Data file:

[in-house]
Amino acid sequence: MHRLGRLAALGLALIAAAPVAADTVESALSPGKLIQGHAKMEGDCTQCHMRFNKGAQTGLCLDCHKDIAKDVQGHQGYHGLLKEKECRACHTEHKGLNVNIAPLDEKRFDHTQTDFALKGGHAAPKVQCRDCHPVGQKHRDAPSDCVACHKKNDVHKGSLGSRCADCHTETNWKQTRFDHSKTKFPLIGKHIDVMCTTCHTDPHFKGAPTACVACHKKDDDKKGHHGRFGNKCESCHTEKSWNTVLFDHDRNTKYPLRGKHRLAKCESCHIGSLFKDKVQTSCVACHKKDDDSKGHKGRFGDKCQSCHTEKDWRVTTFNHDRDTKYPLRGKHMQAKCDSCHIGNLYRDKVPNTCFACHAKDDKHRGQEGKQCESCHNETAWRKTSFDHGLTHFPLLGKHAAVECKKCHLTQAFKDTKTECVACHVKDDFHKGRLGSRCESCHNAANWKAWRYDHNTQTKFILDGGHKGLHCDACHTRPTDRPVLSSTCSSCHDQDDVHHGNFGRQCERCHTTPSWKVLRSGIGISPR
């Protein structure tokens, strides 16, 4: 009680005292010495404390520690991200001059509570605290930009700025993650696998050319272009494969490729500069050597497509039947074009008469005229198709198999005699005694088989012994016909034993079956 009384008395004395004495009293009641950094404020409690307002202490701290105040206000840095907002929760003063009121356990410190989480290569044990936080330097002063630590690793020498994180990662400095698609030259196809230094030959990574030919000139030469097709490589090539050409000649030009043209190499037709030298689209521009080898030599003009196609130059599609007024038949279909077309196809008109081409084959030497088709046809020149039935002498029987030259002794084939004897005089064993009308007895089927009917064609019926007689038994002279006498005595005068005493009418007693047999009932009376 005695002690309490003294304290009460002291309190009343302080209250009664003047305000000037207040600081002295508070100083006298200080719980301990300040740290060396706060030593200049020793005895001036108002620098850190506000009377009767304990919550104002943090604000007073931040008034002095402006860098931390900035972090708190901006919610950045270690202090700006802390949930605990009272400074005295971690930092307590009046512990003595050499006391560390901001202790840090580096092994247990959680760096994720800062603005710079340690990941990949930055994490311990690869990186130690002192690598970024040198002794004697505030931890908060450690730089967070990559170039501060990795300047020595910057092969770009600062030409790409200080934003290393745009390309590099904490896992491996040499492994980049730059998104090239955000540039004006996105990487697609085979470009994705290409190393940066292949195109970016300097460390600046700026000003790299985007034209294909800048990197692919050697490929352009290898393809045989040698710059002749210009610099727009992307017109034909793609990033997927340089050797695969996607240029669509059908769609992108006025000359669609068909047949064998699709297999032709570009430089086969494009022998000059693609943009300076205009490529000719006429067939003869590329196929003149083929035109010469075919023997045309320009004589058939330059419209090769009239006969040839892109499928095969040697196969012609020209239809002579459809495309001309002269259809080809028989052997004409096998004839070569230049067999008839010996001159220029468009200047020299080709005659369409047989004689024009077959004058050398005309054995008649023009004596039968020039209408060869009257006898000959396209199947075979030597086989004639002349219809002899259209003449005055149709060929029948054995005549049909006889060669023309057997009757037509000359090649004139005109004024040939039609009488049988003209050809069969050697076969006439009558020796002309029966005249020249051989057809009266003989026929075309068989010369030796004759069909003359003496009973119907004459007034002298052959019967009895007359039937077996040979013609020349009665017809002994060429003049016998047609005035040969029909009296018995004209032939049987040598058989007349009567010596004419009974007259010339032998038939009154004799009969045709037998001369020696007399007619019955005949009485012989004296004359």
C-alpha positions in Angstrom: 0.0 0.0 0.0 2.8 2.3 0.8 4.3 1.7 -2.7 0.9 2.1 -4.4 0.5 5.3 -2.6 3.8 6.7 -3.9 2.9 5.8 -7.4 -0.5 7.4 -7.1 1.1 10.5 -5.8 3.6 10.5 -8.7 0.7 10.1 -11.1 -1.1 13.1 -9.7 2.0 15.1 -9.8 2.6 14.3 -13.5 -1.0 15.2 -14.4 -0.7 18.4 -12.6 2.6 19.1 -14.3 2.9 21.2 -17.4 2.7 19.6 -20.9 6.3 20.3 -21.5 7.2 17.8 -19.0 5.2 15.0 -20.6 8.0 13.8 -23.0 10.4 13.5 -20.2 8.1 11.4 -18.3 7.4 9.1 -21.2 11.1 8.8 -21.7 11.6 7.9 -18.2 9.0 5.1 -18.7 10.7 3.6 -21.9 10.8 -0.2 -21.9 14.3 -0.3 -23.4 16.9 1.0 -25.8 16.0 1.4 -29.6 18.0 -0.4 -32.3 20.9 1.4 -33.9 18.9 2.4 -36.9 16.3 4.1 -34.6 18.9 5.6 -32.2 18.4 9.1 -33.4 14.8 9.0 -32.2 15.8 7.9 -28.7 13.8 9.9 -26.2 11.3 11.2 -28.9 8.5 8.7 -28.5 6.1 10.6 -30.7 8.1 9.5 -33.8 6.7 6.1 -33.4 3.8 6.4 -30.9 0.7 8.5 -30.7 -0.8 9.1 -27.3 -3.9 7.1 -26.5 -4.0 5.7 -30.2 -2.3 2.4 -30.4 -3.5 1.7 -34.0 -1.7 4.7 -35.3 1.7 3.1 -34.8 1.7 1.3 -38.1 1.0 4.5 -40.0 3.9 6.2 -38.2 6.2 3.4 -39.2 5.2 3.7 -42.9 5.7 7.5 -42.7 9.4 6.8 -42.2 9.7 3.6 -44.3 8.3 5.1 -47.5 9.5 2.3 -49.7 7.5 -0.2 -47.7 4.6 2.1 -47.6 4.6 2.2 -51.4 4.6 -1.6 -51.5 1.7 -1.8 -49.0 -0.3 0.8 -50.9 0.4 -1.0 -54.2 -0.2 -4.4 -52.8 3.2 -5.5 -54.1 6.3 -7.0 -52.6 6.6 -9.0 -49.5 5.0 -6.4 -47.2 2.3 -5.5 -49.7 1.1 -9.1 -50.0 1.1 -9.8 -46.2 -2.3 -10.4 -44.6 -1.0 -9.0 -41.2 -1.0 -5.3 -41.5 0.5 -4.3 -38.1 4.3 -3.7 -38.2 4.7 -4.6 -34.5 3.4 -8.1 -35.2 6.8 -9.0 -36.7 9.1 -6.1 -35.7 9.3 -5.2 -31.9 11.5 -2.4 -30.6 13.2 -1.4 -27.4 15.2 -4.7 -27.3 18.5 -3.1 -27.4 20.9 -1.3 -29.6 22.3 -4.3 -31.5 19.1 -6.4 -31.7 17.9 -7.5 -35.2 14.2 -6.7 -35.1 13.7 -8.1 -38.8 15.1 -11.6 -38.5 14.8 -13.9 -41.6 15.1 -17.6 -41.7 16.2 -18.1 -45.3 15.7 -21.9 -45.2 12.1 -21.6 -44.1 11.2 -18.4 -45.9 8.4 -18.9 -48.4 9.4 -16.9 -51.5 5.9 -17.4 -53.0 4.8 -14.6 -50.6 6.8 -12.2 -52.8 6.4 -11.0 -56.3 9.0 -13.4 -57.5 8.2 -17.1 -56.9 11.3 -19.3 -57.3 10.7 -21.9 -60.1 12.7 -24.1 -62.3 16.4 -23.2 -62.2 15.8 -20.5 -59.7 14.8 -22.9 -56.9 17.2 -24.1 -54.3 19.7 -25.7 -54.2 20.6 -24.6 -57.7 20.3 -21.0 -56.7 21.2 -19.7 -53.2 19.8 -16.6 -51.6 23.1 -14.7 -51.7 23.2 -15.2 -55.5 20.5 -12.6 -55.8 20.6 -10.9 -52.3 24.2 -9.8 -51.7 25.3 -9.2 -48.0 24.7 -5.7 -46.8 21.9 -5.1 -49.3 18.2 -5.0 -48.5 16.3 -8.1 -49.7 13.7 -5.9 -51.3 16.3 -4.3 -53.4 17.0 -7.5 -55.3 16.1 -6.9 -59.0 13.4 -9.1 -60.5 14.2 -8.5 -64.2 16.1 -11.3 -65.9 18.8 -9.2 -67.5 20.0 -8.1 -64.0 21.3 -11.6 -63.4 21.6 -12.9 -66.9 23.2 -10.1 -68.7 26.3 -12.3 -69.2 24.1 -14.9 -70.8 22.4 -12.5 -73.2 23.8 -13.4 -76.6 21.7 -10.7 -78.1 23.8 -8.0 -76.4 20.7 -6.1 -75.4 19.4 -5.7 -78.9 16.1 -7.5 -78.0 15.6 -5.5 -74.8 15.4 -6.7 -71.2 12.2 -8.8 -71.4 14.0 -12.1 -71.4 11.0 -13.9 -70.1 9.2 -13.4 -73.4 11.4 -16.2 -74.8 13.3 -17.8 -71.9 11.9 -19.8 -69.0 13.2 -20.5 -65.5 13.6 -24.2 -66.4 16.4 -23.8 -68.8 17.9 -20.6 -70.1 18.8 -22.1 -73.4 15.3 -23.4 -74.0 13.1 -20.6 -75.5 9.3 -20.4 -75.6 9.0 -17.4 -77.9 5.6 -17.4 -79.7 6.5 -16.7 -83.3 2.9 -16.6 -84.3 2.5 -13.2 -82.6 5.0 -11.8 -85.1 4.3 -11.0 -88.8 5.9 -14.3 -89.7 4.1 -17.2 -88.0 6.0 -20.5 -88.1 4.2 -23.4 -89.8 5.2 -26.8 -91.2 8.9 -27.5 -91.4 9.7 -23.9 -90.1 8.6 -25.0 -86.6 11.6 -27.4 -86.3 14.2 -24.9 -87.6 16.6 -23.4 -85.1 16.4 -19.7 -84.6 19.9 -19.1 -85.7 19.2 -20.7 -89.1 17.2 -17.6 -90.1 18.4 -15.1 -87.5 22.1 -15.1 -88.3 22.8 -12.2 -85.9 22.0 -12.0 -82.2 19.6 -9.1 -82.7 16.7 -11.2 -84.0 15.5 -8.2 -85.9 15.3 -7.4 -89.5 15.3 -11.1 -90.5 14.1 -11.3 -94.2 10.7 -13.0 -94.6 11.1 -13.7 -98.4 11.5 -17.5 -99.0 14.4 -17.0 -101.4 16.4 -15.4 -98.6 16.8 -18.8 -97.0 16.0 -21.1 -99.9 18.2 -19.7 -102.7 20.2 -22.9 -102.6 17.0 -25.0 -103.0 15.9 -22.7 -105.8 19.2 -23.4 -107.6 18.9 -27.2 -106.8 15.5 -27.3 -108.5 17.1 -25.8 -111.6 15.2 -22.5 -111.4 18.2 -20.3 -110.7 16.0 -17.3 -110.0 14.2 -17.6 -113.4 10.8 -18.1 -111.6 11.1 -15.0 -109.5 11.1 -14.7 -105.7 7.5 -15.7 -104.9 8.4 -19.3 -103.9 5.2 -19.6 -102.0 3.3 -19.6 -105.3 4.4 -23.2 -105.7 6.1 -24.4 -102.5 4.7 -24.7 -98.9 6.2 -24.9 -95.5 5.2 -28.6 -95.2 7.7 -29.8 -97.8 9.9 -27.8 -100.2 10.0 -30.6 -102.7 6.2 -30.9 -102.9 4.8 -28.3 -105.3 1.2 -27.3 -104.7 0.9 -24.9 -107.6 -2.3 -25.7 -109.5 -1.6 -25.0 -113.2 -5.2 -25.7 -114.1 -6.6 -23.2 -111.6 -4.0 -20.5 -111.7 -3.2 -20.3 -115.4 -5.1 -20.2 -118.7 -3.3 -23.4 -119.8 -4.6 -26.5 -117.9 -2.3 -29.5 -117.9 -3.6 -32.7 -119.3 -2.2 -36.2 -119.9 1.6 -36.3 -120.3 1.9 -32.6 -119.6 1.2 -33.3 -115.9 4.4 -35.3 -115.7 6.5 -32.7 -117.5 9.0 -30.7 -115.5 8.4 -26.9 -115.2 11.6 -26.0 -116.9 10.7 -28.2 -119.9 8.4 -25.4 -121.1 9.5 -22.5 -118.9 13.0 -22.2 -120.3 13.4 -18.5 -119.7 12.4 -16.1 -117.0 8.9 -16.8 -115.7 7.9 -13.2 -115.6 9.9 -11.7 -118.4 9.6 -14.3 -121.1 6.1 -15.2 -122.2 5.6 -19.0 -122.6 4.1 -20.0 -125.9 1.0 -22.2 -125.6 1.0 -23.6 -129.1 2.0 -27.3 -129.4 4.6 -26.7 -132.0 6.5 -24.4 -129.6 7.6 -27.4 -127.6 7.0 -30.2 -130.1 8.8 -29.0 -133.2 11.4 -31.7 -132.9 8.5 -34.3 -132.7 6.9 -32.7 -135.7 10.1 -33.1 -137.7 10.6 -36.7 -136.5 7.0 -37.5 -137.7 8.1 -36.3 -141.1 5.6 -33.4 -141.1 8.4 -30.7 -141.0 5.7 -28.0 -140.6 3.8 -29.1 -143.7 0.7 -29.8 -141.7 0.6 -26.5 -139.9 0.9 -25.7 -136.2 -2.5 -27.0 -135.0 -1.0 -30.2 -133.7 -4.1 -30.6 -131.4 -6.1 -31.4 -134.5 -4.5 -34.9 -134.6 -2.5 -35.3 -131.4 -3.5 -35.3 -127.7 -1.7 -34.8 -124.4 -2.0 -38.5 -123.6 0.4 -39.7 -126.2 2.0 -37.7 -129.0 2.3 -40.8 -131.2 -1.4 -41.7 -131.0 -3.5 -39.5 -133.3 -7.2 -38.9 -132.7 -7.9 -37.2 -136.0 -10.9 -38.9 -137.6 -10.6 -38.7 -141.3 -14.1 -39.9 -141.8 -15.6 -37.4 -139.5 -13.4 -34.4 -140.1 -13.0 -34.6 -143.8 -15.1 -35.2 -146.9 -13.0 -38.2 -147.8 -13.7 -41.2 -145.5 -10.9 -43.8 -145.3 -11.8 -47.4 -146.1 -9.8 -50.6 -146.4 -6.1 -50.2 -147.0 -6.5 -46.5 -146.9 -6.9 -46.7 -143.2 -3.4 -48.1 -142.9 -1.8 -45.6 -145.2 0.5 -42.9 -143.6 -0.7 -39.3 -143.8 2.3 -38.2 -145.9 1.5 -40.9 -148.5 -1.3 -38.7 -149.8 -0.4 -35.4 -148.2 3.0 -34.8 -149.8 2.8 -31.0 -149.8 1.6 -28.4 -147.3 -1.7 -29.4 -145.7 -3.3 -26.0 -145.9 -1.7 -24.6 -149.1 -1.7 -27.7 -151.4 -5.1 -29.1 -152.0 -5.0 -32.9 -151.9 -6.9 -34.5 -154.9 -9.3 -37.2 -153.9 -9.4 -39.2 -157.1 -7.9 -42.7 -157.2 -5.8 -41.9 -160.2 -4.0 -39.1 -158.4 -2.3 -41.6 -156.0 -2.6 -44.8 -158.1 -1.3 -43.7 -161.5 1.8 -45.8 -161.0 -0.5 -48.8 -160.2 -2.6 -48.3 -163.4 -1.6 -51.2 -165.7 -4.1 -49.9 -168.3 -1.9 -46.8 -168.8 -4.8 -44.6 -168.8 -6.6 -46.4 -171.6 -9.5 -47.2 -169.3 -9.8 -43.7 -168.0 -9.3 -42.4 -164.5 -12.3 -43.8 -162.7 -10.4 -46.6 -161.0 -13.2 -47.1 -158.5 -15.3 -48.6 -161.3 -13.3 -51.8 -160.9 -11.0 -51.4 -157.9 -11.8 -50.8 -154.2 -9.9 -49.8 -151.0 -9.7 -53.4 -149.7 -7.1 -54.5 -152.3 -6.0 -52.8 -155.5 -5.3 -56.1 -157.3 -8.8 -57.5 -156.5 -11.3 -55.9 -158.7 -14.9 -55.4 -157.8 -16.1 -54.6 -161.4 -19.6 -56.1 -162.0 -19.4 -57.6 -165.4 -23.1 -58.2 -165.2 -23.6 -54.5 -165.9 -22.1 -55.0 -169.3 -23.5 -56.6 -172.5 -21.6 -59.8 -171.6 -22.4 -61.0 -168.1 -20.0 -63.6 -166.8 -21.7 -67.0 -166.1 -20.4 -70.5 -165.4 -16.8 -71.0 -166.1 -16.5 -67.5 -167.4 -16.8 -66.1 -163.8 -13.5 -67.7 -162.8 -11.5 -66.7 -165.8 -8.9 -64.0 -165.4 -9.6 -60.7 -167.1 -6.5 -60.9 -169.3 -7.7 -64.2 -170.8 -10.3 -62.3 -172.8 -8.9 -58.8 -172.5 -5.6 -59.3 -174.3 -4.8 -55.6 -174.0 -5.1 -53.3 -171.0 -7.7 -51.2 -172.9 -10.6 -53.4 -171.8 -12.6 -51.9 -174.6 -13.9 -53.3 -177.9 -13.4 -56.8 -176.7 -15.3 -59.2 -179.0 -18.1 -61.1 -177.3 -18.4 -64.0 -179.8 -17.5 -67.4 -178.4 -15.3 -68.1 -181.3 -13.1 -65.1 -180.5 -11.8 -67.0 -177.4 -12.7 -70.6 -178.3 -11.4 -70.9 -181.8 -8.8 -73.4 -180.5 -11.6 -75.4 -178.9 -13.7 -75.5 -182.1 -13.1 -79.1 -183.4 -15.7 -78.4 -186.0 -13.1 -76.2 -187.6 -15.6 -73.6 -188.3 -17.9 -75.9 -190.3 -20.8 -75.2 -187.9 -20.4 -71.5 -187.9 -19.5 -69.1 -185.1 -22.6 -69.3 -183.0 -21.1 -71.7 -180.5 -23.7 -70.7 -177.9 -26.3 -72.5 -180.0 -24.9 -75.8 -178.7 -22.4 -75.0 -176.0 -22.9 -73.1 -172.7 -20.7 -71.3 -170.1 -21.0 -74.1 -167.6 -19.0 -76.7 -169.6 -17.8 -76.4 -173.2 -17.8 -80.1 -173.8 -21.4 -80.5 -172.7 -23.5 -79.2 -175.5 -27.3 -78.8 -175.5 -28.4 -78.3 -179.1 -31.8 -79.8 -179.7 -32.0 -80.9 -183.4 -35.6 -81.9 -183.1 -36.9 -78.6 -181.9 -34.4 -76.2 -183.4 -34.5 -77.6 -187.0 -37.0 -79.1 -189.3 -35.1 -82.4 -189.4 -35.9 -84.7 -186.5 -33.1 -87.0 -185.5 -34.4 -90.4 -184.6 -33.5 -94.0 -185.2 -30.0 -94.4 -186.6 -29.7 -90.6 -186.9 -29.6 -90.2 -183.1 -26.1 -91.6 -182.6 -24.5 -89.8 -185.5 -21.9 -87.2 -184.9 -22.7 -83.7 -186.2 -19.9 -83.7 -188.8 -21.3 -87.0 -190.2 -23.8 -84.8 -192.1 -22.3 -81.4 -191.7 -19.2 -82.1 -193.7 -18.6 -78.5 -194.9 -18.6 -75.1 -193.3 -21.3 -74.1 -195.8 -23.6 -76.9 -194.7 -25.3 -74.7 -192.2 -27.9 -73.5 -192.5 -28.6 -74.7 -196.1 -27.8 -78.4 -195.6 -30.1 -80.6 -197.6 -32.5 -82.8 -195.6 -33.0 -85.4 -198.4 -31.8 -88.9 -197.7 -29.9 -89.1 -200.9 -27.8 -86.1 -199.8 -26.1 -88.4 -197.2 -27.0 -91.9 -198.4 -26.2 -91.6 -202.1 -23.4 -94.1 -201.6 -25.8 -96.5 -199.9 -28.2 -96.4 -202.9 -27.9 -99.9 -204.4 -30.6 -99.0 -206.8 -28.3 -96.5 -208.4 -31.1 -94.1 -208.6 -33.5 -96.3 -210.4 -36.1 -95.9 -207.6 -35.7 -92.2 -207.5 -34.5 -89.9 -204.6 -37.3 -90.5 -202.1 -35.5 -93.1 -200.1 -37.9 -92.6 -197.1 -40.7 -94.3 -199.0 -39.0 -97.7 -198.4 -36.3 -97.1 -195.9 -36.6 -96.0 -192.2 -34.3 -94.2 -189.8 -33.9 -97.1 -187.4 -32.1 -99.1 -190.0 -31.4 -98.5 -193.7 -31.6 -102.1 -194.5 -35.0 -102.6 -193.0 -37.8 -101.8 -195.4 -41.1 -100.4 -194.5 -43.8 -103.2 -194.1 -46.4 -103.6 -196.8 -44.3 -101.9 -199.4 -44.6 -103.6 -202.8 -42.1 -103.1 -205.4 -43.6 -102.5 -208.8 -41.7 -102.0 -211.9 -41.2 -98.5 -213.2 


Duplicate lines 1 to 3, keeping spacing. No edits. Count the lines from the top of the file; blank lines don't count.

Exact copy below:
[in-house]
Amino acid sequence: MHRLGRLAALGLALIAAAPVAADTVESALSPGKLIQGHAKMEGDCTQCHMRFNKGAQTGLCLDCHKDIAKDVQGHQGYHGLLKEKECRACHTEHKGLNVNIAPLDEKRFDHTQTDFALKGGHAAPKVQCRDCHPVGQKHRDAPSDCVACHKKNDVHKGSLGSRCADCHTETNWKQTRFDHSKTKFPLIGKHIDVMCTTCHTDPHFKGAPTACVACHKKDDDKKGHHGRFGNKCESCHTEKSWNTVLFDHDRNTKYPLRGKHRLAKCESCHIGSLFKDKVQTSCVACHKKDDDSKGHKGRFGDKCQSCHTEKDWRVTTFNHDRDTKYPLRGKHMQAKCDSCHIGNLYRDKVPNTCFACHAKDDKHRGQEGKQCESCHNETAWRKTSFDHGLTHFPLLGKHAAVECKKCHLTQAFKDTKTECVACHVKDDFHKGRLGSRCESCHNAANWKAWRYDHNTQTKFILDGGHKGLHCDACHTRPTDRPVLSSTCSSCHDQDDVHHGNFGRQCERCHTTPSWKVLRSGIGISPR
């Protein structure tokens, strides 16, 4: 009680005292010495404390520690991200001059509570605290930009700025993650696998050319272009494969490729500069050597497509039947074009008469005229198709198999005699005694088989012994016909034993079956 009384008395004395004495009293009641950094404020409690307002202490701290105040206000840095907002929760003063009121356990410190989480290569044990936080330097002063630590690793020498994180990662400095698609030259196809230094030959990574030919000139030469097709490589090539050409000649030009043209190499037709030298689209521009080898030599003009196609130059599609007024038949279909077309196809008109081409084959030497088709046809020149039935002498029987030259002794084939004897005089064993009308007895089927009917064609019926007689038994002279006498005595005068005493009418007693047999009932009376 005695002690309490003294304290009460002291309190009343302080209250009664003047305000000037207040600081002295508070100083006298200080719980301990300040740290060396706060030593200049020793005895001036108002620098850190506000009377009767304990919550104002943090604000007073931040008034002095402006860098931390900035972090708190901006919610950045270690202090700006802390949930605990009272400074005295971690930092307590009046512990003595050499006391560390901001202790840090580096092994247990959680760096994720800062603005710079340690990941990949930055994490311990690869990186130690002192690598970024040198002794004697505030931890908060450690730089967070990559170039501060990795300047020595910057092969770009600062030409790409200080934003290393745009390309590099904490896992491996040499492994980049730059998104090239955000540039004006996105990487697609085979470009994705290409190393940066292949195109970016300097460390600046700026000003790299985007034209294909800048990197692919050697490929352009290898393809045989040698710059002749210009610099727009992307017109034909793609990033997927340089050797695969996607240029669509059908769609992108006025000359669609068909047949064998699709297999032709570009430089086969494009022998000059693609943009300076205009490529000719006429067939003869590329196929003149083929035109010469075919023997045309320009004589058939330059419209090769009239006969040839892109499928095969040697196969012609020209239809002579459809495309001309002269259809080809028989052997004409096998004839070569230049067999008839010996001159220029468009200047020299080709005659369409047989004689024009077959004058050398005309054995008649023009004596039968020039209408060869009257006898000959396209199947075979030597086989004639002349219809002899259209003449005055149709060929029948054995005549049909006889060669023309057997009757037509000359090649004139005109004024040939039609009488049988003209050809069969050697076969006439009558020796002309029966005249020249051989057809009266003989026929075309068989010369030796004759069909003359003496009973119907004459007034002298052959019967009895007359039937077996040979013609020349009665017809002994060429003049016998047609005035040969029909009296018995004209032939049987040598058989007349009567010596004419009974007259010339032998038939009154004799009969045709037998001369020696007399007619019955005949009485012989004296004359």